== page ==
ETAG – English Teachers Association of Georgia
28 November, 2011

The disgruntled feisty old man I have lately been growing into, would every now and again embark on digging up certain funny things and occurrences that come my way, especially in my leisure time. The other day, I straggled into Building Two of Tbilisi State University, and guess what! I accidentally stumbled over a sizable handwritten sign on the glass wall of one of the ground-floor premises there, which read ENGLISH TEACHERS ASSOCIATION OF GEORGIA. I perked my ears and goggled

my eyes at the casually hanging but clearly deliberate indication, inviting me right inside the pretty spacious office on the other side of the transparent partition. I was received with a moderate welcome which made me feel like ‘another client asking for favor’. The discovery was a clear serendipity for me – I did not know the teachers of my beloved tongue were officially associated in Georgia, and they had done it without me – I didn’t have the faintest clew about its existence. I was so thrilled and surprised that I almost jumped out of my senescent wrinkled skin. Thrilled I was because my still-agile brain had registered my potential kinship with this lovely nongovernmental and non-for-profit organization, and surprised because I was not the member of it. Look, I have fifty-five (and this is not at all a ballpark figure) years of an English teacher’s experience under my belt: I have taught English in Nepal, in the United Nations in England, in Egypt, in America, in Russia, and certainly in Georgia. I was just fifteen when I taught English in the neighborhood and I was 23 when I trained young men and women in the English verbal communication at the Tbilisi Foreign language Teachers Training College. Frankly, I don’t even remember the number of students of English I have had throughout of my   academic career. And finally, I have taught English over Georgian Public Radio, having tens of thousands of eager learners as the audience. And I am not the member of the ETAG . . . Shame on you, Nug! On the other hand, why have I not heard of ETAG up until now? It has after all been around since 1994. Is it that I am simply deaf and dumb, and blind into the bargain? I can’t be! I’ve been a functioning journalist all this time, and there is almost no topic which has not come from under my pen in the last ten years in Georgia. Then what is it? What’s the reason of such a grave omission? Would it be fair enough to say that there is a lack of promotional activity on part of ETAG? Could be! ETAG, as I understand its function, is a very specific tool for promoting the English language in this country, which has rushed into the indigenous culture like tsunami after the fall of the Russian language, sweeping away all of us away momentarily. English is everywhere – on our minds and in our hearts, in schools and colleges, in streets and homes, in government documents and in private letters. English has taken over. Period! And there goes ETAG as a consequence with its elevated mission to teach us more and better English, and specific deeds to materialize its lofty goals like improving the standard of teaching English in Georgia through providing professional consultancy and training, as well as through supporting the introduction of more effective teaching methods and materials. ETAG’s e-newsletter will tell us all about its goings-on. The Association is widely represented all over Georgia, trying to enhance the level of qualification of English teachers here. ETAG welcomes as it members anybody who is associating himself or herself with professional teaching of the English language, including the willing foreign citizens living and working in Georgia.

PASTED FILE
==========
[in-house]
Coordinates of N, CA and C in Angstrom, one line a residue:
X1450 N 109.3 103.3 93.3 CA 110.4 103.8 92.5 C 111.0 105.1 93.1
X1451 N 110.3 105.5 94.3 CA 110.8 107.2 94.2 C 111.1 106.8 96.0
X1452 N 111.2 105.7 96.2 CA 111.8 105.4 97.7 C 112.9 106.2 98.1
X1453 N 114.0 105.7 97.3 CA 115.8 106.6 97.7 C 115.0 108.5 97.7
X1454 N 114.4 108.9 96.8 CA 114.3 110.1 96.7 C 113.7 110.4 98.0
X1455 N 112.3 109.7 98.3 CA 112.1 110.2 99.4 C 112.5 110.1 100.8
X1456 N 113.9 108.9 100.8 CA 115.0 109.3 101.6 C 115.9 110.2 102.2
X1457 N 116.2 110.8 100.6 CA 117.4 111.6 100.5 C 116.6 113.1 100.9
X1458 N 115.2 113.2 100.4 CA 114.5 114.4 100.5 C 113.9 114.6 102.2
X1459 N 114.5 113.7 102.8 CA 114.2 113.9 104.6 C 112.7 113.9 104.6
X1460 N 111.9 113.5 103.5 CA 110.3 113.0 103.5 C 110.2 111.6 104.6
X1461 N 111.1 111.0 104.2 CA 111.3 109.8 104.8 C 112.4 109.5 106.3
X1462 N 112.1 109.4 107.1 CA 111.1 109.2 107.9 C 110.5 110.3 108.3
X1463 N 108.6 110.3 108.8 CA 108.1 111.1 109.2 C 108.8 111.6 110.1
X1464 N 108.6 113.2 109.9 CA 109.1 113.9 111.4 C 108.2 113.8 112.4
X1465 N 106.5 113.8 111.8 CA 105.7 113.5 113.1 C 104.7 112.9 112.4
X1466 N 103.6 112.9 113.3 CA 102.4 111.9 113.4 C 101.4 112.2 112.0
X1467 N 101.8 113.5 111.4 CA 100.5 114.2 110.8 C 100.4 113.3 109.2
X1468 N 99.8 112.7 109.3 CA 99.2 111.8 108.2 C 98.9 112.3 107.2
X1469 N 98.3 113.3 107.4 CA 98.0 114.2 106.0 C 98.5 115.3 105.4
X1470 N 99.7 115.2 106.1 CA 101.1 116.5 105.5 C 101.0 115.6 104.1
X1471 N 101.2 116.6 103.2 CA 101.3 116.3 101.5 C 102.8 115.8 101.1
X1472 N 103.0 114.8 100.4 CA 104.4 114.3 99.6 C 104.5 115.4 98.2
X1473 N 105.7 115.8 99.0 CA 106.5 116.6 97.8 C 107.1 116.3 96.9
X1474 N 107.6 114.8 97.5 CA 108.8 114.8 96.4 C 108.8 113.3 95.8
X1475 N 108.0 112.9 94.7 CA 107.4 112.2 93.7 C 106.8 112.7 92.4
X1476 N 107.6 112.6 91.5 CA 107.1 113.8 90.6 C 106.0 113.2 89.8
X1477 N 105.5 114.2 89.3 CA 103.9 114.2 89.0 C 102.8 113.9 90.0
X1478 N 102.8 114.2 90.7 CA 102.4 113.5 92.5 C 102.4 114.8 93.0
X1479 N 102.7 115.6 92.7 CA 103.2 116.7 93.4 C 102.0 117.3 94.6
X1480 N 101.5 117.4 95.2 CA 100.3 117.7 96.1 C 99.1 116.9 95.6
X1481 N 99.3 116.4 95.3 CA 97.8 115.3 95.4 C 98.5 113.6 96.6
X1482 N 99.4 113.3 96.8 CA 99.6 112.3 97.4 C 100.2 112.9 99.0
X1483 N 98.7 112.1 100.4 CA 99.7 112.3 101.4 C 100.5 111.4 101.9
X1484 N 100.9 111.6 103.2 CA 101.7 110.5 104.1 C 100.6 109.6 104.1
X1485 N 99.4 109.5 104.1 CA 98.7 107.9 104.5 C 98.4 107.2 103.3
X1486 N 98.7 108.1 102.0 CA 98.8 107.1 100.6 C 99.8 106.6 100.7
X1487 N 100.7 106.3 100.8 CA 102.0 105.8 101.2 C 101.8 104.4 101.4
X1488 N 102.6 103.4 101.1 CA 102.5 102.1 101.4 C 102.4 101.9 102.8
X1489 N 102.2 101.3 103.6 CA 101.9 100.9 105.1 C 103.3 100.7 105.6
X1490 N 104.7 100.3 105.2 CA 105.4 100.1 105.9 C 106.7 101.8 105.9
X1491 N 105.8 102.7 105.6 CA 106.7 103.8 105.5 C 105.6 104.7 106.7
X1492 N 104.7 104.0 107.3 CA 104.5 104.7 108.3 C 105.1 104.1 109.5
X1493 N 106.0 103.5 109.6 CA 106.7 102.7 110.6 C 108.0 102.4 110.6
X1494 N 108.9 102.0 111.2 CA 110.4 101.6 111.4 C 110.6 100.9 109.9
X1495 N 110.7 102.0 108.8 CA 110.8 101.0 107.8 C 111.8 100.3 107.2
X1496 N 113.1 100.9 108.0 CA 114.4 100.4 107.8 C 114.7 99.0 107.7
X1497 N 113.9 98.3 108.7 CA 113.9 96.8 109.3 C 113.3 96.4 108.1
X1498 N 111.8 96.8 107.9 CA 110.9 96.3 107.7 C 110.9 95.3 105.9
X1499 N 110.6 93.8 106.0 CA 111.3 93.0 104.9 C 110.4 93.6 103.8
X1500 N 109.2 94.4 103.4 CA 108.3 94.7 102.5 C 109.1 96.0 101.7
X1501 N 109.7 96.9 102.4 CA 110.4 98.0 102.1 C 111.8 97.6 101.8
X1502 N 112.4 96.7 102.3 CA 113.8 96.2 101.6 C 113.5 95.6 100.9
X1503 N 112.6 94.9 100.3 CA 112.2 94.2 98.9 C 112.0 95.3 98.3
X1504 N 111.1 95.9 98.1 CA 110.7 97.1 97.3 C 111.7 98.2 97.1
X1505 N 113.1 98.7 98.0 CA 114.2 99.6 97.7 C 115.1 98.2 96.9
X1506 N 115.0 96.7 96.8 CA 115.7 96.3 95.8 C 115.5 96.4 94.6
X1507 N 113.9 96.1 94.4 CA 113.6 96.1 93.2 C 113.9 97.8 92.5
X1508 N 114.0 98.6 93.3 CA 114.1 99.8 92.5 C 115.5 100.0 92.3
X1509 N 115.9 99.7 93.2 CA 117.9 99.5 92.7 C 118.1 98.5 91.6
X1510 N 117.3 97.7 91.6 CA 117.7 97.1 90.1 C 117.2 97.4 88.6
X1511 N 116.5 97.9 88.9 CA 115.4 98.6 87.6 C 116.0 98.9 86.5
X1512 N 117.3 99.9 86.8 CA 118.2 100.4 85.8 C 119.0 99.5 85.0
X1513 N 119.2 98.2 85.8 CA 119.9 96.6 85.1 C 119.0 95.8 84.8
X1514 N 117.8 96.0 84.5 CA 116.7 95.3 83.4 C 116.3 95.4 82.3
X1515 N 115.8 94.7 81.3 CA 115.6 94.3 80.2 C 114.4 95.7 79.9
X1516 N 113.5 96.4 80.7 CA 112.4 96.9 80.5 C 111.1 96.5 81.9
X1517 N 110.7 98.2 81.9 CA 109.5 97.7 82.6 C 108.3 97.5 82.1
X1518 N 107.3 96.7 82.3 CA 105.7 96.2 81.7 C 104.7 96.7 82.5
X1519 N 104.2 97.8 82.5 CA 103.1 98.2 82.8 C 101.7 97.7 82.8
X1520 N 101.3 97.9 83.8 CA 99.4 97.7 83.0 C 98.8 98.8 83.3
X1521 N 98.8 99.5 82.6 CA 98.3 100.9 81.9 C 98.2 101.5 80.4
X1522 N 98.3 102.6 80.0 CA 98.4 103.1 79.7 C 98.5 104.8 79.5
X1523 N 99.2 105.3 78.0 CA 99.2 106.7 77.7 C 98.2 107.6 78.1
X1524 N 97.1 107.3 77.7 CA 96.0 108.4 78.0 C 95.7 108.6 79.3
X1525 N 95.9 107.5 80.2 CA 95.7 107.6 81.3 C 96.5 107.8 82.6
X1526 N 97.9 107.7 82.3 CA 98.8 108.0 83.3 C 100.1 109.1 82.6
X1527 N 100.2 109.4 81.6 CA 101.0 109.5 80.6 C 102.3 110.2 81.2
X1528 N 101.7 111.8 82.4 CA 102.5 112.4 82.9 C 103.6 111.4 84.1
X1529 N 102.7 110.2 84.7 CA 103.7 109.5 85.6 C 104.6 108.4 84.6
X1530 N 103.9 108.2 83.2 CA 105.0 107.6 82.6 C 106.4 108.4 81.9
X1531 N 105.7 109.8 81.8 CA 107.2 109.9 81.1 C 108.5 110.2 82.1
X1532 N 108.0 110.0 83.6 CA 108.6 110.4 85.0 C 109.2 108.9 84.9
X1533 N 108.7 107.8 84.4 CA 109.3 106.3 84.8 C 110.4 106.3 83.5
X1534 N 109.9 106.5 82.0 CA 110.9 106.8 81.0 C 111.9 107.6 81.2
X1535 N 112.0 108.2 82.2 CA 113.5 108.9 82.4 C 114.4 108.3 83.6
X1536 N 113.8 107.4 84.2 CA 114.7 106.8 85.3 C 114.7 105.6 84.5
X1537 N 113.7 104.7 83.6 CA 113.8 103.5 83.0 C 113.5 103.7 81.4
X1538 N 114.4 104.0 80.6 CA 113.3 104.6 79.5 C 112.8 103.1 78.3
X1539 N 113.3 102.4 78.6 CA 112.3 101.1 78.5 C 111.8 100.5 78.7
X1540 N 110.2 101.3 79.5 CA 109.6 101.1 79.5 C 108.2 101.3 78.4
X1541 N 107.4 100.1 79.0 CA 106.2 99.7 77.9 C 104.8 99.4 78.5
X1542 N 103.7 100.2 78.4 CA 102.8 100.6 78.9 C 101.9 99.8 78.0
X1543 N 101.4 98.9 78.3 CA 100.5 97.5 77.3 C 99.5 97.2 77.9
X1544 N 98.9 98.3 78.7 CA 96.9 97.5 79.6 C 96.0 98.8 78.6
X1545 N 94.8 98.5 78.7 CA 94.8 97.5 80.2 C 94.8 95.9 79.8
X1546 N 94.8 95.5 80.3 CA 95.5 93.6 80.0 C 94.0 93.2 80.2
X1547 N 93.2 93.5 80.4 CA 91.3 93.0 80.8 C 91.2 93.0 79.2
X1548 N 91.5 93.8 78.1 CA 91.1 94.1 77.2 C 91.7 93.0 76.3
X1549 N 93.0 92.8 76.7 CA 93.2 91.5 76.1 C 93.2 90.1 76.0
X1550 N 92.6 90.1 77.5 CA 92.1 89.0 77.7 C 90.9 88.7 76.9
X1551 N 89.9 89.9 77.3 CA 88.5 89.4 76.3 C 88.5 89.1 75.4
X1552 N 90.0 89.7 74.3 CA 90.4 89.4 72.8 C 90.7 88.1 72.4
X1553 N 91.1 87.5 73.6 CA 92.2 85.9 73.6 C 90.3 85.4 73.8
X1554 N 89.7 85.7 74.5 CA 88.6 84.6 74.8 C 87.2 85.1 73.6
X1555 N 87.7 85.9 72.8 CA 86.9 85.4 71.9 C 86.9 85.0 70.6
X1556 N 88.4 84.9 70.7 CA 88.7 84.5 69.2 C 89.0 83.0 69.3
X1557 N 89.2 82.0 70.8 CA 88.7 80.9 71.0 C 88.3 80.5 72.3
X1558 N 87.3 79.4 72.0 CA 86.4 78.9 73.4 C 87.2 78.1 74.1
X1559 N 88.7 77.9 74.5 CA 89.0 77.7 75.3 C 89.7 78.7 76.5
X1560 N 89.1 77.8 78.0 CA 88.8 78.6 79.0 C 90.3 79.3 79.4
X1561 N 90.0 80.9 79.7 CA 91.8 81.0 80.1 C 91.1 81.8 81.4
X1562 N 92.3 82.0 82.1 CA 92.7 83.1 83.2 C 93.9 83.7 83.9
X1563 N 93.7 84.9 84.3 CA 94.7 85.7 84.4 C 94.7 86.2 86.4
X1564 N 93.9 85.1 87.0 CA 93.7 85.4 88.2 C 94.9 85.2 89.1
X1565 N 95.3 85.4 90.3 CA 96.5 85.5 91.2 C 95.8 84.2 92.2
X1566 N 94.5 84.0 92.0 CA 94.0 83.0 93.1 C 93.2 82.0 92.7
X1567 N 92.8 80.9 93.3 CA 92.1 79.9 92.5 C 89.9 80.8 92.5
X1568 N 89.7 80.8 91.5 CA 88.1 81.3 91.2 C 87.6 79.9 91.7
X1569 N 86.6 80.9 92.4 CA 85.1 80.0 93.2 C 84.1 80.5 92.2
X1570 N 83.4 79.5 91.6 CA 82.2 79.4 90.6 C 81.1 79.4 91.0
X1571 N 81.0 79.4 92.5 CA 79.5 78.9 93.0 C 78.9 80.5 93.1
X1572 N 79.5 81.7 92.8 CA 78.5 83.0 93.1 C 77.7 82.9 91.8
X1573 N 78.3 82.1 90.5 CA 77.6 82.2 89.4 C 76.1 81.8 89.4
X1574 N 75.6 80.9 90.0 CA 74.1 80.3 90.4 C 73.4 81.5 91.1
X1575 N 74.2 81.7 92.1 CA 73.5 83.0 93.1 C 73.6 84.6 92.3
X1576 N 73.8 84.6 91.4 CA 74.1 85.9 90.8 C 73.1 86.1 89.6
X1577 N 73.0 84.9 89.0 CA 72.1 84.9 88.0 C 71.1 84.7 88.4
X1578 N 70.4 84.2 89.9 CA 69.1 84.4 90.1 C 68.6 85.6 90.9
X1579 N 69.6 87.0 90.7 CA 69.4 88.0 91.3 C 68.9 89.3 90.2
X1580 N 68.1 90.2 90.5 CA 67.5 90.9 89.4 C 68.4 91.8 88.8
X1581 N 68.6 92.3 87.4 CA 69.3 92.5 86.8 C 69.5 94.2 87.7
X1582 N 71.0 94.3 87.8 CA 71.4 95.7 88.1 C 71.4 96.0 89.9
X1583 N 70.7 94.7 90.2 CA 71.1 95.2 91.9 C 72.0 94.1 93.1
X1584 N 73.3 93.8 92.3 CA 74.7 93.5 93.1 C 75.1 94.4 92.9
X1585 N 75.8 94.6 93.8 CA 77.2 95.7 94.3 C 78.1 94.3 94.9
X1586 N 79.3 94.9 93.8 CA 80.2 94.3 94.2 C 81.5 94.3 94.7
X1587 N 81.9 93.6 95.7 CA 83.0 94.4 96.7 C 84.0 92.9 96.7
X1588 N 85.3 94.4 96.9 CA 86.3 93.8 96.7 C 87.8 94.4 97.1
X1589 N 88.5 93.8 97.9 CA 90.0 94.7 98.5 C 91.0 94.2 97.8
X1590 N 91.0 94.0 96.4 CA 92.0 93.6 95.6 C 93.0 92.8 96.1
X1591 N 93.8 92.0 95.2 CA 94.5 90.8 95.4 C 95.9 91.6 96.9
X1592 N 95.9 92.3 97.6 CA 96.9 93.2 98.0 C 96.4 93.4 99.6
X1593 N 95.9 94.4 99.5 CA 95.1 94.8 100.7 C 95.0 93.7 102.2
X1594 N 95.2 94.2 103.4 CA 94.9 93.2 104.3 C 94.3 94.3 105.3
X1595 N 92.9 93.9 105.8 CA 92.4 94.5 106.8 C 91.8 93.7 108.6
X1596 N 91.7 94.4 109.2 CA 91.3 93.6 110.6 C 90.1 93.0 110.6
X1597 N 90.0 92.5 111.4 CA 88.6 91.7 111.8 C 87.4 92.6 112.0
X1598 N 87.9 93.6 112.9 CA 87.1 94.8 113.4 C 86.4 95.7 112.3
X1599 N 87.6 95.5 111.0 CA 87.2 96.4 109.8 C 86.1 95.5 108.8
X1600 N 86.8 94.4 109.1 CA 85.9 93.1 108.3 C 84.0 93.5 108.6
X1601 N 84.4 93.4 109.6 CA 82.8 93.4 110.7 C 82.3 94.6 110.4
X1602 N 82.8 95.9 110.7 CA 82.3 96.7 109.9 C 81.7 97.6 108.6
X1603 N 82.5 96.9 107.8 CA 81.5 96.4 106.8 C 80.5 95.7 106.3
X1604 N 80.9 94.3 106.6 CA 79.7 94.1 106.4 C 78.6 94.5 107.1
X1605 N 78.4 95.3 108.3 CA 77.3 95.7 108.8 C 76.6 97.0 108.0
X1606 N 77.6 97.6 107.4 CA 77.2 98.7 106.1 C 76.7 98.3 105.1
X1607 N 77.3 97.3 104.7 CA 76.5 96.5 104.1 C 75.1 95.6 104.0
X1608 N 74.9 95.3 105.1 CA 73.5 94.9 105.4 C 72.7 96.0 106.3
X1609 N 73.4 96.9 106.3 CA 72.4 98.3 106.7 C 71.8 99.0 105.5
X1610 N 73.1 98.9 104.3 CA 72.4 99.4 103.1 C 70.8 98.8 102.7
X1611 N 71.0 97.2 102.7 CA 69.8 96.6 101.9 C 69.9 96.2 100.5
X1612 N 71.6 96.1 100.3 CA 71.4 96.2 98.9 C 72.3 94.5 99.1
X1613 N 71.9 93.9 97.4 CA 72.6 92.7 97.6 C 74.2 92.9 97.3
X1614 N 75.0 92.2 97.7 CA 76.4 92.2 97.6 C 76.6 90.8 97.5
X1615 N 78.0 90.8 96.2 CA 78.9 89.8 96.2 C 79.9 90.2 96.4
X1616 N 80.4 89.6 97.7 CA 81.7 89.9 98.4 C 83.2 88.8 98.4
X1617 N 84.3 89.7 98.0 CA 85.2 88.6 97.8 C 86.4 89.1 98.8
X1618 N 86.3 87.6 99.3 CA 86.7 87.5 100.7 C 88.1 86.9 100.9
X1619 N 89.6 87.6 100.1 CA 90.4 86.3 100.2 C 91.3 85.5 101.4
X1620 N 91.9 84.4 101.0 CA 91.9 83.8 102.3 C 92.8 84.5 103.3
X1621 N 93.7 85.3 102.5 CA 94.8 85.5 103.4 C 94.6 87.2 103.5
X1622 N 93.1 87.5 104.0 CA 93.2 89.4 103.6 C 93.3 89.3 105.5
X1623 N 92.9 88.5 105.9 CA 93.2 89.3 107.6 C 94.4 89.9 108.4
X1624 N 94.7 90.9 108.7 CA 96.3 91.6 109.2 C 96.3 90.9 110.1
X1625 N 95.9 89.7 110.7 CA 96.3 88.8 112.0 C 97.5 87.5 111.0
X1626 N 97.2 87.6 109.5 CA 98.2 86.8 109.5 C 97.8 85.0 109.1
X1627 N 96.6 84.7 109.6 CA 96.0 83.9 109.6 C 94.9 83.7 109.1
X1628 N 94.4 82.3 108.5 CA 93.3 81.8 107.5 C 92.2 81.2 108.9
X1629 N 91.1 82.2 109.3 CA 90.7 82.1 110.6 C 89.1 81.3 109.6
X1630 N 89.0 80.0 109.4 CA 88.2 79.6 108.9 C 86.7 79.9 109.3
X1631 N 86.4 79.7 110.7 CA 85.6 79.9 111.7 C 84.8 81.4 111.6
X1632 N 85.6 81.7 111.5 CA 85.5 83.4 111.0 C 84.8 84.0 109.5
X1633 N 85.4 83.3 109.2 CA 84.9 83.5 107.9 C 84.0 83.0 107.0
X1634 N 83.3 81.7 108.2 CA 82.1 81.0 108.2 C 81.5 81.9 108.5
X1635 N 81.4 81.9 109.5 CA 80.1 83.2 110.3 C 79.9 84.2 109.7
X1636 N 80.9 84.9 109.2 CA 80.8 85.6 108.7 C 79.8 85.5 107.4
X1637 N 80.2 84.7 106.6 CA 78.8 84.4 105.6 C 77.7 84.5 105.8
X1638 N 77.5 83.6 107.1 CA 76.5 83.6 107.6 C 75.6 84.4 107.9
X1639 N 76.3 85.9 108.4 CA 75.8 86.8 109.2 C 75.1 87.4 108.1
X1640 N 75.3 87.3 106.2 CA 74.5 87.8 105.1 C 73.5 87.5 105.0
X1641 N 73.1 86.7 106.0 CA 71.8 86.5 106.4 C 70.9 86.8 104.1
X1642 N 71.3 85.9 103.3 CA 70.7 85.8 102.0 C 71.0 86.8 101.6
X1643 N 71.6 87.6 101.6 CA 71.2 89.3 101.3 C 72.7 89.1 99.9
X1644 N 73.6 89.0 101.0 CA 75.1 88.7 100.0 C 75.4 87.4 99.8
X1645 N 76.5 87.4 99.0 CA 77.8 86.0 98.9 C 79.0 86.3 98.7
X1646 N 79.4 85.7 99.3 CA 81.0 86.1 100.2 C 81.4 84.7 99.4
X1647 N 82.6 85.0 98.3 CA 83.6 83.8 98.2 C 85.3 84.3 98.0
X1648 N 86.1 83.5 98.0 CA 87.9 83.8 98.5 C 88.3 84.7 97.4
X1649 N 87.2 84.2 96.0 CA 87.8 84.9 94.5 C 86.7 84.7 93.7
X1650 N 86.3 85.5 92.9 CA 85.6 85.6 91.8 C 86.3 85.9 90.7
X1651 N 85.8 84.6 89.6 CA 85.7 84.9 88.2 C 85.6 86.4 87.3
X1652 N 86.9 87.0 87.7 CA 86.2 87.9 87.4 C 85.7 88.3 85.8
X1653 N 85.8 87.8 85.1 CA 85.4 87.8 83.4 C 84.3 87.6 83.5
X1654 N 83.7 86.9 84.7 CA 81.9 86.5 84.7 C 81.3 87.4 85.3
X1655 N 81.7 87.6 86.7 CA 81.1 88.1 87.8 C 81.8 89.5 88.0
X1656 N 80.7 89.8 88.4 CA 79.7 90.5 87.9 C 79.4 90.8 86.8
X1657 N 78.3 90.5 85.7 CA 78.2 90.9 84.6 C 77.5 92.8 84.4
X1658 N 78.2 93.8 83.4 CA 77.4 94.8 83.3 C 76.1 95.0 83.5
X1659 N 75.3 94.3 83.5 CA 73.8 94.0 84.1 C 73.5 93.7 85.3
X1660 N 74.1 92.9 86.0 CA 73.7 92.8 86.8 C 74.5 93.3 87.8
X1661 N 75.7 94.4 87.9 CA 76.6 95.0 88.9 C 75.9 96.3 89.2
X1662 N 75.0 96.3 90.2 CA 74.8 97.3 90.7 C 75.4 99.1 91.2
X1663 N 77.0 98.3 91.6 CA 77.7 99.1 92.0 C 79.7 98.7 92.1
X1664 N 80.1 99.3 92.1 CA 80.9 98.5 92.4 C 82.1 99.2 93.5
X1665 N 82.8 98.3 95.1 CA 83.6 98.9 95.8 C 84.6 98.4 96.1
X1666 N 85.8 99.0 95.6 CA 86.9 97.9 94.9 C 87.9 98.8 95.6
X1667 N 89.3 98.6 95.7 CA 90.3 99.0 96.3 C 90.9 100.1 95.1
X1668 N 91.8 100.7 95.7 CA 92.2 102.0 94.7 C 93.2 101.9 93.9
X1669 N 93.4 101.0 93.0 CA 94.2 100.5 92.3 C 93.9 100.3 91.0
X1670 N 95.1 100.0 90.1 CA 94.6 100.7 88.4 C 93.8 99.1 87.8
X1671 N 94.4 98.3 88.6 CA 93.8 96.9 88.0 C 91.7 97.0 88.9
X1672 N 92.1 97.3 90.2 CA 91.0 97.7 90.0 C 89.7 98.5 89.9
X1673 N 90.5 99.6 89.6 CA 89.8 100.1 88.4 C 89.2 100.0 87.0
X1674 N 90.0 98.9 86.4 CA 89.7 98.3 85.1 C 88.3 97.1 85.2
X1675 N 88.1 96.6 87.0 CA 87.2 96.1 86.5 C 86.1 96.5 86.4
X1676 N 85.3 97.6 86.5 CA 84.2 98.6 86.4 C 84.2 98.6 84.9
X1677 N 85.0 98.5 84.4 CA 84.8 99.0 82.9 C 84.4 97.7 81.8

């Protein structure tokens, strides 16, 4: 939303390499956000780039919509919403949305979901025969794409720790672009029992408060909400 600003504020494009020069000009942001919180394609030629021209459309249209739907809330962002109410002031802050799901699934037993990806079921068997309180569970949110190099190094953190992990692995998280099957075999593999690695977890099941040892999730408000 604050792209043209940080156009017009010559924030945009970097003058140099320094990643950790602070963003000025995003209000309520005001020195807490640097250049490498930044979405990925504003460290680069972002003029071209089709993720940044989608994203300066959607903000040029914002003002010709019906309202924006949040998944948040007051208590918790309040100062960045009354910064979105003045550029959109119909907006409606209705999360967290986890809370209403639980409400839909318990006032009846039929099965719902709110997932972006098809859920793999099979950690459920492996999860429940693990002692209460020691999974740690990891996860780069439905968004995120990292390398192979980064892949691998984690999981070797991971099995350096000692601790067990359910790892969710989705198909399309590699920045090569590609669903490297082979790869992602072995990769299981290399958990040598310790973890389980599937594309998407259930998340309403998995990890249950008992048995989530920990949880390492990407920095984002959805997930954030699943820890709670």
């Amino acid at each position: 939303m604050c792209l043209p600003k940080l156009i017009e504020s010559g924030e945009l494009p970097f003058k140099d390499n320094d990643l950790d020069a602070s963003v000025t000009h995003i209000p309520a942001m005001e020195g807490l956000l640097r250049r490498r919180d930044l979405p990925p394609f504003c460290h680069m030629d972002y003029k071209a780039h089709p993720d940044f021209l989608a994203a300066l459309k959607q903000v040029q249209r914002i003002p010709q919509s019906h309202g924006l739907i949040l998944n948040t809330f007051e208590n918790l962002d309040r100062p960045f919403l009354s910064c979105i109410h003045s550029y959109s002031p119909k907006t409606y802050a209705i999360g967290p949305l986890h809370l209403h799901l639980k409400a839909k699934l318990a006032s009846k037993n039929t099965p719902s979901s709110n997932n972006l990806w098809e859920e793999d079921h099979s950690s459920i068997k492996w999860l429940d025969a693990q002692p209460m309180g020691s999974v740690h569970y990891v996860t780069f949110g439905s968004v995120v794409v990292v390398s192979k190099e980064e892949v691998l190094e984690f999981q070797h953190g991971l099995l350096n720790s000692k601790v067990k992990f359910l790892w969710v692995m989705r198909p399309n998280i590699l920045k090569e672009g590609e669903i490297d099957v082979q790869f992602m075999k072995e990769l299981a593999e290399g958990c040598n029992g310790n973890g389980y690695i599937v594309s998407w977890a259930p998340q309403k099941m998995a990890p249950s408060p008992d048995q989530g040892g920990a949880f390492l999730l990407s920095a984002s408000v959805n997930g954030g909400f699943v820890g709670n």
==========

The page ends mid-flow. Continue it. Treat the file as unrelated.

To be more specific about ETAG’s work, we might need to look deeper into its activities. ETAG runs In-service Teacher Training Courses, developed in cooperation with the British Council and USA Embassy, including teaching knowledge test essentials, language development for teachers, Developing writing skills, more learning-less teaching, modern English language teaching, business English, academic writing, newly qualified teachers, classroom language, various exam format trainings. All these programs are oriented on raising the level of English teaching through providing opportunities for effective teacher development and helping members to network and share experience with colleagues both within Georgia and outside it, establishing and maintaining close contacts with all secondary and tertiary level institutions where English is taught and supports all kinds of activities aiming to facilitate and foster ELT.